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Treasury and IRS Announce That All Legal Same-Sex Marriages Will Be Recognized For Federal Tax Purposes; Ruling Provides Certainty, Benefits and Protections Under Federal Tax Law for Same-Sex Married Couples

The U.S. Department of the Treasury and the Internal Revenue Service (IRS) today ruled that same-sex couples, legally married in jurisdictions that recognize their marriages, will be treated as married for federal tax purposes. The ruling applies regardless of whether the couple lives in a jurisdiction that recognizes same-sex marriage or a jurisdiction that does not recognize same-sex marriage.
The ruling implements federal tax aspects of the June 26 Supreme Court decision invalidating a key provision of the 1996 Defense of Marriage Act.
Under the ruling, same-sex couples will be treated as married for all federal tax purposes, including income and gift and estate taxes. The ruling applies to all federal tax provisions where marriage is a factor, including filing status, claiming personal and dependency exemptions, taking the standard deduction, employee benefits, contributing to an IRA and claiming the earned income tax credit or child tax credit.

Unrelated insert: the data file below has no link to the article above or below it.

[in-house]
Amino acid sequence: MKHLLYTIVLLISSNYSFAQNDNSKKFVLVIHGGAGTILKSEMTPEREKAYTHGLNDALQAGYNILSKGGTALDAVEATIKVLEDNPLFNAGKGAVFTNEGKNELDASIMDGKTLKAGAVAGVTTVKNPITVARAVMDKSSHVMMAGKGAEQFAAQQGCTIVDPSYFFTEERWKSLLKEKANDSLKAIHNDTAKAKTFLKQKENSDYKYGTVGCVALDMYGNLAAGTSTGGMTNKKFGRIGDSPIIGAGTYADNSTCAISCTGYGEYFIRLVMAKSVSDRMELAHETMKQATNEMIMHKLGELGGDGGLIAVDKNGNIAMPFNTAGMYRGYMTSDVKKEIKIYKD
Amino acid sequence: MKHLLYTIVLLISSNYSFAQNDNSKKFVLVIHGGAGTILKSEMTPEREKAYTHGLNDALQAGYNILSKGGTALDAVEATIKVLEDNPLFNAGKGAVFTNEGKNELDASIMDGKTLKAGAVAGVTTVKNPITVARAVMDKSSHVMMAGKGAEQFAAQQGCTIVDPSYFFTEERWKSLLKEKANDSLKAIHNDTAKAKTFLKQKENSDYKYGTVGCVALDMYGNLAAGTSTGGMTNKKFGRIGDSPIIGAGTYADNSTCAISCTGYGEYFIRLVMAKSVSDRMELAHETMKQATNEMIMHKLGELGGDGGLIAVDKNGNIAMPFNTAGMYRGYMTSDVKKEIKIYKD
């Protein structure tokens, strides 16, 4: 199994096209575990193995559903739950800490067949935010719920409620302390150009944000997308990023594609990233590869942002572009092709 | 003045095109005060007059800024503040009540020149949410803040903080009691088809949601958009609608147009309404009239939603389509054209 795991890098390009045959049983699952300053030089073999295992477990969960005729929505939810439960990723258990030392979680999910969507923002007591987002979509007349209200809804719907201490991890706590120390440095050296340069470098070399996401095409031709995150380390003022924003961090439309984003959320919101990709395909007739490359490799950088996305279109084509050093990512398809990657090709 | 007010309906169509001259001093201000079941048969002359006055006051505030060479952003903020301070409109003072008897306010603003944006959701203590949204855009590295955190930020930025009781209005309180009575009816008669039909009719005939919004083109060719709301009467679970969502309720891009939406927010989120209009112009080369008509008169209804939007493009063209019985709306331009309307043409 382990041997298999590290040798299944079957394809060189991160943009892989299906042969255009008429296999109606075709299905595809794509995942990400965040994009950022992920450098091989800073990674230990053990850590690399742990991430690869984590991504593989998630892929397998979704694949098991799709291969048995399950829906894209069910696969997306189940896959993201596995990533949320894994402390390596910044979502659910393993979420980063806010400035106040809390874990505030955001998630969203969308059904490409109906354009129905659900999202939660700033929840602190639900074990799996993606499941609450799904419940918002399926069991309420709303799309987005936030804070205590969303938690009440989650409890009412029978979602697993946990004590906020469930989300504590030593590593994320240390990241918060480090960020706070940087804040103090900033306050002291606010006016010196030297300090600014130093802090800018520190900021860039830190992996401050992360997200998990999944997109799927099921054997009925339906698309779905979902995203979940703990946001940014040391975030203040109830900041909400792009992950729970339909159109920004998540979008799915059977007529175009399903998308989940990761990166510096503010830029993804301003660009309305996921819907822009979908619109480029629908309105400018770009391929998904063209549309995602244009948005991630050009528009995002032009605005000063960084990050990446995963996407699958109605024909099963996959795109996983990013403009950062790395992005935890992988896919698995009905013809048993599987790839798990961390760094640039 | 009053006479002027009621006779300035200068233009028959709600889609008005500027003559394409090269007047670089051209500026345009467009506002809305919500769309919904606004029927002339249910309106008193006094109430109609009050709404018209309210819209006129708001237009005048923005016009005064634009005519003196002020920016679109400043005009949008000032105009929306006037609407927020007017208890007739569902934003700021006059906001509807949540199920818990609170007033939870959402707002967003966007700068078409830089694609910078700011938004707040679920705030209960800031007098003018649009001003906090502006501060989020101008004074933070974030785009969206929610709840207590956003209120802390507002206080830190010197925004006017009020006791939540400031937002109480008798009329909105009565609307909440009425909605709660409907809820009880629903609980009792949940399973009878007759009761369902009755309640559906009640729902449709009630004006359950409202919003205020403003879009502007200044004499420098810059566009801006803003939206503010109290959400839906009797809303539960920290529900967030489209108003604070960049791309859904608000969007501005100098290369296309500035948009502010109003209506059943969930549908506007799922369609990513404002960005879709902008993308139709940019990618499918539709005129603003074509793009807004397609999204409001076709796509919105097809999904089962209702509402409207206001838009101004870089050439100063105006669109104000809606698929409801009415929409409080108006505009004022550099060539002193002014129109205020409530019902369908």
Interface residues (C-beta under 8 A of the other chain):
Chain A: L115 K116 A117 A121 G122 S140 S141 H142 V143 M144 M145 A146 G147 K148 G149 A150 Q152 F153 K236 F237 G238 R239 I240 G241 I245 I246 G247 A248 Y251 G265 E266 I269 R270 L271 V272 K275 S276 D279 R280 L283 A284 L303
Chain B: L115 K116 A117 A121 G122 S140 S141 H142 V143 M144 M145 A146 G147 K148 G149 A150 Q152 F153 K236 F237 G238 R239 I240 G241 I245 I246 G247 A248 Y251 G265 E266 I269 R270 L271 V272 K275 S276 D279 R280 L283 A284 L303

Any same-sex marriage legally entered into in one of the 50 states, the District of Columbia, a U.S. territory or a foreign country will be covered by the ruling. However, the ruling does not apply to registered domestic partnerships, civil unions or similar formal relationships recognized under state law.
Legally-married same-sex couples generally must file their 2013 federal income tax return using either the married filing jointly or married filing separately filing status.
Individuals who were in same-sex marriages may, but are not required to, file original or amended returns choosing to be treated as married for federal tax purposes for one or more prior tax years still open under the statute of limitations.